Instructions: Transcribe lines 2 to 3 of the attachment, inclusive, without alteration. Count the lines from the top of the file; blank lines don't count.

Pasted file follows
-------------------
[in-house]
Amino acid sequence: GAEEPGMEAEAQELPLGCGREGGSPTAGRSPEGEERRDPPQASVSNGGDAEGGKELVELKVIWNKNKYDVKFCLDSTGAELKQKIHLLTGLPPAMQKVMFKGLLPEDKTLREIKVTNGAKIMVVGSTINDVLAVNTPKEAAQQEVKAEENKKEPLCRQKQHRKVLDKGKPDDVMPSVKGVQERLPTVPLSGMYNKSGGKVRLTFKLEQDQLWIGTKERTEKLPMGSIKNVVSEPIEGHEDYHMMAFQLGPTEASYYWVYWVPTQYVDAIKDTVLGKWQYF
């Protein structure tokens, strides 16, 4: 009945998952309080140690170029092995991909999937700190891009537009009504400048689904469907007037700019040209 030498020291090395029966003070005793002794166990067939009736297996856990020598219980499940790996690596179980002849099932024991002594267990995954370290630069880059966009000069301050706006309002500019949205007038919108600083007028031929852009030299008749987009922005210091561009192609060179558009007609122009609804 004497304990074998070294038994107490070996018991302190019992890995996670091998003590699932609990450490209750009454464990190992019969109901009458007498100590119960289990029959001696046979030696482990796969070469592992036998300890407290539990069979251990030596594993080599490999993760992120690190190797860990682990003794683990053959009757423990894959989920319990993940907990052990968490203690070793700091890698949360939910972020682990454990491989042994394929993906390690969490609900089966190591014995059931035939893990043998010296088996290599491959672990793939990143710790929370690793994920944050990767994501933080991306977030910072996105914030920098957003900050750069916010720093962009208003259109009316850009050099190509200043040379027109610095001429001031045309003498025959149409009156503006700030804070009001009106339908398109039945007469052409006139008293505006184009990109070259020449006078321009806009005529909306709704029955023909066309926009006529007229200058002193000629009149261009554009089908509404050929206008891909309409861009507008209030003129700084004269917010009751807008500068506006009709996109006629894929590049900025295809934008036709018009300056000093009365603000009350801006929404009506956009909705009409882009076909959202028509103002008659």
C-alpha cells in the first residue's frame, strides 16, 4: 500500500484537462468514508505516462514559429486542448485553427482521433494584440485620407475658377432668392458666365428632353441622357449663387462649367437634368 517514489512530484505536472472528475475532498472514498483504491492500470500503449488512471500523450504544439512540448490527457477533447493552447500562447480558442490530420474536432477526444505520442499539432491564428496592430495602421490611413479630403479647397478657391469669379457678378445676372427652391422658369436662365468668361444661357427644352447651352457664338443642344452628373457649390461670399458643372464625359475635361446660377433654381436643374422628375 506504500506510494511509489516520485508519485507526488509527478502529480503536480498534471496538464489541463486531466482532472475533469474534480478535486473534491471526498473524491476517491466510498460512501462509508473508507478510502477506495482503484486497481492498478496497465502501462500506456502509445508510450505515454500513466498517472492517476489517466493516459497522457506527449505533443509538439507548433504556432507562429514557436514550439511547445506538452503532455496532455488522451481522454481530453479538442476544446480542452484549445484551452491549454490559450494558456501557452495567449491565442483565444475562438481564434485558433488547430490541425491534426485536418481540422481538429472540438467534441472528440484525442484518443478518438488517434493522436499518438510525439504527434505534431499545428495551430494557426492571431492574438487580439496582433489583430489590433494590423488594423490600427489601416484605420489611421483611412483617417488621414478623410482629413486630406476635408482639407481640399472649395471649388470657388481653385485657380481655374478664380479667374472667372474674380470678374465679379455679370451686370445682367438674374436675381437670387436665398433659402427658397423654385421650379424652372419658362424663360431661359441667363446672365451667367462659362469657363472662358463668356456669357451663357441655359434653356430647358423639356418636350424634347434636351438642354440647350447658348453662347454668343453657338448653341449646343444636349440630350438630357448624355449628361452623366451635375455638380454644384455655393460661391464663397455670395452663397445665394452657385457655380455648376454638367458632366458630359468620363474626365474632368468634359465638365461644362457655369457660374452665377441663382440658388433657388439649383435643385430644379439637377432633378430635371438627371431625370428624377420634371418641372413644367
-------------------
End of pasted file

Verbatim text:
Amino acid sequence: GAEEPGMEAEAQELPLGCGREGGSPTAGRSPEGEERRDPPQASVSNGGDAEGGKELVELKVIWNKNKYDVKFCLDSTGAELKQKIHLLTGLPPAMQKVMFKGLLPEDKTLREIKVTNGAKIMVVGSTINDVLAVNTPKEAAQQEVKAEENKKEPLCRQKQHRKVLDKGKPDDVMPSVKGVQERLPTVPLSGMYNKSGGKVRLTFKLEQDQLWIGTKERTEKLPMGSIKNVVSEPIEGHEDYHMMAFQLGPTEASYYWVYWVPTQYVDAIKDTVLGKWQYF
């Protein structure tokens, strides 16, 4: 009945998952309080140690170029092995991909999937700190891009537009009504400048689904469907007037700019040209 030498020291090395029966003070005793002794166990067939009736297996856990020598219980499940790996690596179980002849099932024991002594267990995954370290630069880059966009000069301050706006309002500019949205007038919108600083007028031929852009030299008749987009922005210091561009192609060179558009007609122009609804 004497304990074998070294038994107490070996018991302190019992890995996670091998003590699932609990450490209750009454464990190992019969109901009458007498100590119960289990029959001696046979030696482990796969070469592992036998300890407290539990069979251990030596594993080599490999993760992120690190190797860990682990003794683990053959009757423990894959989920319990993940907990052990968490203690070793700091890698949360939910972020682990454990491989042994394929993906390690969490609900089966190591014995059931035939893990043998010296088996290599491959672990793939990143710790929370690793994920944050990767994501933080991306977030910072996105914030920098957003900050750069916010720093962009208003259109009316850009050099190509200043040379027109610095001429001031045309003498025959149409009156503006700030804070009001009106339908398109039945007469052409006139008293505006184009990109070259020449006078321009806009005529909306709704029955023909066309926009006529007229200058002193000629009149261009554009089908509404050929206008891909309409861009507008209030003129700084004269917010009751807008500068506006009709996109006629894929590049900025295809934008036709018009300056000093009365603000009350801006929404009506956009909705009409882009076909959202028509103002008659």